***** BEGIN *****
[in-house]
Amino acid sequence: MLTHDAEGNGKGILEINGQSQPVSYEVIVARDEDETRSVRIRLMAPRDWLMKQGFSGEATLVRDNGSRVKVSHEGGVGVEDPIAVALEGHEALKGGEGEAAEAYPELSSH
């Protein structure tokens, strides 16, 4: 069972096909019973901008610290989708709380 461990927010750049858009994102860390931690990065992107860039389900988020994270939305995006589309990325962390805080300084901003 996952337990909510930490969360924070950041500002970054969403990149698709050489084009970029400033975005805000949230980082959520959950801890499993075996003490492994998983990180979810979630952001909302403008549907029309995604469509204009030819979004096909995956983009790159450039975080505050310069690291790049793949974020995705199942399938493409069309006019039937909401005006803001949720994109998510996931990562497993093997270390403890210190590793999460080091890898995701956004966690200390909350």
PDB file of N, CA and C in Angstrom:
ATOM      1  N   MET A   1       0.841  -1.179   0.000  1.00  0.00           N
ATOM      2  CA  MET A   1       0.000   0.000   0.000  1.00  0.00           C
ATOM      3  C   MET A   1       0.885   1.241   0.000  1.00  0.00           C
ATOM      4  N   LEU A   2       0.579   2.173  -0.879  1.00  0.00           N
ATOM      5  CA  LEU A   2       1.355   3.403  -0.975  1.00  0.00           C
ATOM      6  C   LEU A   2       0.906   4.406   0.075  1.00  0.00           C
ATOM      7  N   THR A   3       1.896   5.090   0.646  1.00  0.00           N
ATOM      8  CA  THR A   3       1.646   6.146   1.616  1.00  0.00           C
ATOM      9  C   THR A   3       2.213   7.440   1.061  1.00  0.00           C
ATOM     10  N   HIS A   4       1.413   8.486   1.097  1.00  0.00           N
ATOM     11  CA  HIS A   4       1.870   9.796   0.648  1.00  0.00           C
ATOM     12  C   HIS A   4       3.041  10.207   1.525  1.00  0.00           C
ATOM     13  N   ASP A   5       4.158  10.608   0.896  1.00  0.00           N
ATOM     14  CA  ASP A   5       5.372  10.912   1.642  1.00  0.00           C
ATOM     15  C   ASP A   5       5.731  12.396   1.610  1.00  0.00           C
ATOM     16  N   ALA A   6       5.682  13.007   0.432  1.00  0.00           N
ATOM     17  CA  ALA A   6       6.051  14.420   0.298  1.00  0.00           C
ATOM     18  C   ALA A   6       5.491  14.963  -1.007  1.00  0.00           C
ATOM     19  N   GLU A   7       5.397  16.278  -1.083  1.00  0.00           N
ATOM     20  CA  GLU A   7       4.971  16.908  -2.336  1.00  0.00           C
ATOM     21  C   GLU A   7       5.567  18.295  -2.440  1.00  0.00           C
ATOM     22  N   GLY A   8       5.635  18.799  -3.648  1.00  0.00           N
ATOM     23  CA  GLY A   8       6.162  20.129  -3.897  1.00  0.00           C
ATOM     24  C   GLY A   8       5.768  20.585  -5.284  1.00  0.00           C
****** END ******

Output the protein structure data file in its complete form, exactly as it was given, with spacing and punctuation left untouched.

[in-house]
Amino acid sequence: MLTHDAEGNGKGILEINGQSQPVSYEVIVARDEDETRSVRIRLMAPRDWLMKQGFSGEATLVRDNGSRVKVSHEGGVGVEDPIAVALEGHEALKGGEGEAAEAYPELSSH
């Protein structure tokens, strides 16, 4: 069972096909019973901008610290989708709380 461990927010750049858009994102860390931690990065992107860039389900988020994270939305995006589309990325962390805080300084901003 996952337990909510930490969360924070950041500002970054969403990149698709050489084009970029400033975005805000949230980082959520959950801890499993075996003490492994998983990180979810979630952001909302403008549907029309995604469509204009030819979004096909995956983009790159450039975080505050310069690291790049793949974020995705199942399938493409069309006019039937909401005006803001949720994109998510996931990562497993093997270390403890210190590793999460080091890898995701956004966690200390909350």
PDB file of N, CA and C in Angstrom:
ATOM      1  N   MET A   1       0.841  -1.179   0.000  1.00  0.00           N
ATOM      2  CA  MET A   1       0.000   0.000   0.000  1.00  0.00           C
ATOM      3  C   MET A   1       0.885   1.241   0.000  1.00  0.00           C
ATOM      4  N   LEU A   2       0.579   2.173  -0.879  1.00  0.00           N
ATOM      5  CA  LEU A   2       1.355   3.403  -0.975  1.00  0.00           C
ATOM      6  C   LEU A   2       0.906   4.406   0.075  1.00  0.00           C
ATOM      7  N   THR A   3       1.896   5.090   0.646  1.00  0.00           N
ATOM      8  CA  THR A   3       1.646   6.146   1.616  1.00  0.00           C
ATOM      9  C   THR A   3       2.213   7.440   1.061  1.00  0.00           C
ATOM     10  N   HIS A   4       1.413   8.486   1.097  1.00  0.00           N
ATOM     11  CA  HIS A   4       1.870   9.796   0.648  1.00  0.00           C
ATOM     12  C   HIS A   4       3.041  10.207   1.525  1.00  0.00           C
ATOM     13  N   ASP A   5       4.158  10.608   0.896  1.00  0.00           N
ATOM     14  CA  ASP A   5       5.372  10.912   1.642  1.00  0.00           C
ATOM     15  C   ASP A   5       5.731  12.396   1.610  1.00  0.00           C
ATOM     16  N   ALA A   6       5.682  13.007   0.432  1.00  0.00           N
ATOM     17  CA  ALA A   6       6.051  14.420   0.298  1.00  0.00           C
ATOM     18  C   ALA A   6       5.491  14.963  -1.007  1.00  0.00           C
ATOM     19  N   GLU A   7       5.397  16.278  -1.083  1.00  0.00           N
ATOM     20  CA  GLU A   7       4.971  16.908  -2.336  1.00  0.00           C
ATOM     21  C   GLU A   7       5.567  18.295  -2.440  1.00  0.00           C
ATOM     22  N   GLY A   8       5.635  18.799  -3.648  1.00  0.00           N
ATOM     23  CA  GLY A   8       6.162  20.129  -3.897  1.00  0.00           C
ATOM     24  C   GLY A   8       5.768  20.585  -5.284  1.00  0.00           C